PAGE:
1. Heat a heavy skillet over medium heat. Add oil and shallots. Cook until shallots turn translucent. Add garlic and carrots. Stir and cook for a few minutes. Try not to let the garlic or shallots brown because the soup will turn a darker color.

2. Add ginger, pear, cinnamon stick and wine. Simmer over medium low until carrots are soft.

3. Remove cinnamon stick and puree shallots and wine with potatoes, squash, roasted peppers, water and 1/4 cup currants. Return to soup pot, heat and gradually add coconut milk until you have the desired consistency. Add salt and pepper to taste. Garnish with red currants.

Someone doesn't mind clean up duties at our house.

Tuesday, October 18, 2011

Guest Post from the Dog Picker

I recently received an email asking if I wanted a guest post. The content and focus weren't quite right, but it got me thinking, if I wanted a guest post who would I get? Guess what my answer was? And now a word from my Cooking Assistant.

Guest post by the Dog Picker

This is my first guest post and I must say "it's about time!"

If you want to know the truth, my sister came to live with my family a few years ago. She's more comfortable behind the scenes, but as for the rest of the original brood, I'm not sure any of them left the nest, so to speak.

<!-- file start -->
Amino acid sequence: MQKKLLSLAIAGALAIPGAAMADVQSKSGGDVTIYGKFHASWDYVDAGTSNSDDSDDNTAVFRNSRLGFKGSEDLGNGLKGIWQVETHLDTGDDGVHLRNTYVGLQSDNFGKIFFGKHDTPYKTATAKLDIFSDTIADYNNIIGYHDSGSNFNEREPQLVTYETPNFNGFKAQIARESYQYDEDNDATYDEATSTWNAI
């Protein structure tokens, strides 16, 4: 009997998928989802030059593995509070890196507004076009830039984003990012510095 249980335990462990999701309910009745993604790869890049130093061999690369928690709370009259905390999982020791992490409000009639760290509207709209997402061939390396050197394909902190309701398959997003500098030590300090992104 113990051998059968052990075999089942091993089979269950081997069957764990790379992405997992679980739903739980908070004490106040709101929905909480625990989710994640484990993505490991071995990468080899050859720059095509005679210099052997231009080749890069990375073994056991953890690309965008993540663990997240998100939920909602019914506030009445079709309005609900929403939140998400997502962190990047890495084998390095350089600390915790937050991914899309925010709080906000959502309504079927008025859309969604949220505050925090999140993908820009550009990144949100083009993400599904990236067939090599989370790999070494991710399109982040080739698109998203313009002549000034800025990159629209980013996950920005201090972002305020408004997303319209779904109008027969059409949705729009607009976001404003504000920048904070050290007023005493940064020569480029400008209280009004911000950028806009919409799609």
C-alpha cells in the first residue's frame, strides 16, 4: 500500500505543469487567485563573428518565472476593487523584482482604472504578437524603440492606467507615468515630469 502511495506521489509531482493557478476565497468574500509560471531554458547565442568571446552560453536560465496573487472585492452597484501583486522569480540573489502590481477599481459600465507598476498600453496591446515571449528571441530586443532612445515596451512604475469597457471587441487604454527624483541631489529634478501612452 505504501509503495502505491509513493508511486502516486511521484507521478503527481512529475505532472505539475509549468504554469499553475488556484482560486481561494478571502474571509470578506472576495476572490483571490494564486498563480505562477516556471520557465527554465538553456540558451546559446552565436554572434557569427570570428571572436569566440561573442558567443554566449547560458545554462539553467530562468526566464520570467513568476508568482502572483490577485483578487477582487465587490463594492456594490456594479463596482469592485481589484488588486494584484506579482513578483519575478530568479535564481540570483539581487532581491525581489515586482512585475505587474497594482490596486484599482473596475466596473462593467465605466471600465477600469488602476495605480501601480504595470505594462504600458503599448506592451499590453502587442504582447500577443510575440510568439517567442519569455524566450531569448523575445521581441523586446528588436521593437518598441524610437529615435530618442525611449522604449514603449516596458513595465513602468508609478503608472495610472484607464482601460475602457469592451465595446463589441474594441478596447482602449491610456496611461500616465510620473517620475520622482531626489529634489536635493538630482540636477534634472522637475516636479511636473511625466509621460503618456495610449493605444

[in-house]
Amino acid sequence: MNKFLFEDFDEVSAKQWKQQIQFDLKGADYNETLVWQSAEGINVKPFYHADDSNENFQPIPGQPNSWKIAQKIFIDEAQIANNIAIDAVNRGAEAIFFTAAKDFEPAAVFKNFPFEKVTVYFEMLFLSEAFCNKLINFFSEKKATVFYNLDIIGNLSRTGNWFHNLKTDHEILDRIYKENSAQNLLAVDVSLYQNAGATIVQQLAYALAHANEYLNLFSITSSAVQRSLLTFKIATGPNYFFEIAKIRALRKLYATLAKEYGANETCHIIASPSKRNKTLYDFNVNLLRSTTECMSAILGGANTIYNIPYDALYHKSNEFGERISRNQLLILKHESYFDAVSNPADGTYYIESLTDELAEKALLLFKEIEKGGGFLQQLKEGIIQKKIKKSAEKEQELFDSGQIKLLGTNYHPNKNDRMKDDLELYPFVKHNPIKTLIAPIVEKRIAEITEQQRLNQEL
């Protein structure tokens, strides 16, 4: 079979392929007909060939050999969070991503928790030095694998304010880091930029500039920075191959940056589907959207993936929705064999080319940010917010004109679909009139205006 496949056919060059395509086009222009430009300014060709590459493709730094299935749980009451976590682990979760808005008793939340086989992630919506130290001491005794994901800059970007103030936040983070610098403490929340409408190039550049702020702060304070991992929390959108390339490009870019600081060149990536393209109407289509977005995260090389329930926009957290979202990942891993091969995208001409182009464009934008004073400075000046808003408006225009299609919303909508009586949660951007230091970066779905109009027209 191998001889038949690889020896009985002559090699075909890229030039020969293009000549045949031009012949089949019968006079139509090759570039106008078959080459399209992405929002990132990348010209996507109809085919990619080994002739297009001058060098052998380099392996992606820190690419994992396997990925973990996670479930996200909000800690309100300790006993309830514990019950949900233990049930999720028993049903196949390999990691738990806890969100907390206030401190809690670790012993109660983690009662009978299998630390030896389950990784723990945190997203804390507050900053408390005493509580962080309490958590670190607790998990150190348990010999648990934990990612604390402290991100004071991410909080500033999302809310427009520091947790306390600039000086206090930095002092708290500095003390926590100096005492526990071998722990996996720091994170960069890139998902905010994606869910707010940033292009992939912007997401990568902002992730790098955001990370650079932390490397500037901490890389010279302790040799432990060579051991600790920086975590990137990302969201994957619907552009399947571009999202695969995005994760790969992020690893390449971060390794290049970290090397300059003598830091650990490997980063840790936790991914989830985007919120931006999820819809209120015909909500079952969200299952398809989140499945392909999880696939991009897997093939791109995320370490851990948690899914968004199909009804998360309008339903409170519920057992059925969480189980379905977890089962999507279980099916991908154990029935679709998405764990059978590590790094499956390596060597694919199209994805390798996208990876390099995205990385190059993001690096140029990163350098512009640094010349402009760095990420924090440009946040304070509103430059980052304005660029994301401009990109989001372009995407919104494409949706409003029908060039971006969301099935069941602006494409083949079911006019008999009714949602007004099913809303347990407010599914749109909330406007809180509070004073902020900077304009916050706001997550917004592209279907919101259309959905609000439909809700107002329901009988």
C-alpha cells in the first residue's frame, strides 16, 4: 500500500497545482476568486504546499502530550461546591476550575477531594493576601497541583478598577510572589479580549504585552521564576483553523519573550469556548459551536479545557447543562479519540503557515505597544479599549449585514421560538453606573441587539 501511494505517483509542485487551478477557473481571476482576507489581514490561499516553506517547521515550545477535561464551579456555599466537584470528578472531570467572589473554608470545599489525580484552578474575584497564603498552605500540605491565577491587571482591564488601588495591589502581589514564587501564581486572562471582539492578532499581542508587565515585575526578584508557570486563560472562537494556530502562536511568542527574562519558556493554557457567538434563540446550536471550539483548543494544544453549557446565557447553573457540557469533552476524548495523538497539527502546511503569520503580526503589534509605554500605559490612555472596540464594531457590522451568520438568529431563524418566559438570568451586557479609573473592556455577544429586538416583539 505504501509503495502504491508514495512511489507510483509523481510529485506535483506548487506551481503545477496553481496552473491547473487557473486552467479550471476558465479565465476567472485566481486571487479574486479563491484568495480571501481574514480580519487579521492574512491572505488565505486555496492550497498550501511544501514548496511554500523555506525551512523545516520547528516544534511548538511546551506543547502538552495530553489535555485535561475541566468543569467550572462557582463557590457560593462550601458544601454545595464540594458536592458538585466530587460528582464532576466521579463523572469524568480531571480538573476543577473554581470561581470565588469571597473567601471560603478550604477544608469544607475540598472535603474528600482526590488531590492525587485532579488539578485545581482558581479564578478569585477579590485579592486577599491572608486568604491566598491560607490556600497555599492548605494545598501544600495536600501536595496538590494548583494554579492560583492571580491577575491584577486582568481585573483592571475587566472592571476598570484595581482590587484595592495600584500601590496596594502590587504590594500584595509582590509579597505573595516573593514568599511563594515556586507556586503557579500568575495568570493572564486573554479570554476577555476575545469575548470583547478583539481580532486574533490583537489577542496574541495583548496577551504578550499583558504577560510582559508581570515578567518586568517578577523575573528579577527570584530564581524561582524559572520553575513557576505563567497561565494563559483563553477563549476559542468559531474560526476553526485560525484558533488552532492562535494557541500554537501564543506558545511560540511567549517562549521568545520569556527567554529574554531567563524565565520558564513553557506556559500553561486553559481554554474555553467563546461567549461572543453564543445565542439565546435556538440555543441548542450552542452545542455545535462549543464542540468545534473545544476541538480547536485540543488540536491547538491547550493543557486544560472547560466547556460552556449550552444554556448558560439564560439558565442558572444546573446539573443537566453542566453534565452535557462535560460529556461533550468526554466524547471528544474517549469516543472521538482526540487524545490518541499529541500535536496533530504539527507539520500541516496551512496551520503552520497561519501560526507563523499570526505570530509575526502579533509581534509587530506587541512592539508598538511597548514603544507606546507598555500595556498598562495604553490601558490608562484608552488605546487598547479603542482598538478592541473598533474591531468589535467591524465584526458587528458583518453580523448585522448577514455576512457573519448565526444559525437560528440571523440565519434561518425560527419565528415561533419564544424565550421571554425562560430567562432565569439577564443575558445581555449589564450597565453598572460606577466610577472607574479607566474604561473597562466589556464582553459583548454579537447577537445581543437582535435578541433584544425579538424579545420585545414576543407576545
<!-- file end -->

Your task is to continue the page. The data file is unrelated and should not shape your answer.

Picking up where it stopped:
I'm one of the lucky ones. I get to do what I love because I don't mind playing second fiddle to an apple, as long as I get a bite or two. Waiting can be a challenge when you've got a novice photographer. My motto is be patient and you'll be rewarded.

The beginning of my new found calling was the summer of 2009. A CSA comes to mind.

There I was just sitting there, taking it in, and now I've been posing for so long, it's what I do. I see a camera and I'm ready to strike a pose for a biscuit. I put my nose next to the food and look intently. It can be challenging with baked foods, but the only command I learned in dog school was "Wait," otherwise I'd have been drummed out that first day. Sit, stay, come--who are they kidding?

I've got a dream job now, and I'm not giving it up. Who would? A soft bed, a yard and people who believe in premium dog food and rarely go on vacation.

The job? Seriously it's a piece of cake. And get this: they pay me. Oh it's not much, a crumb here and there, but what joy to be appreciated for your true talents.

I'm good too, I could do this job anywhere. Well, the beach--you know, that's really asking a bit too much. I see another dog.

This my apple portfolio.

I can't complain about this job much, but occasionally, the photographer messes up. My contract clearly states, food photos. And I ask you, is apple cider food? Come on, can you smell it without taking off the cap? I can't even bring myself to pretend to look. Give me a raise.

Then there's Halloween. Devil horns--I'm sick of it. Every year. I think the last 5 dogs that lived here wore them. Who are they kidding? Can't they think of anything new?

This is one from last year. Same horns.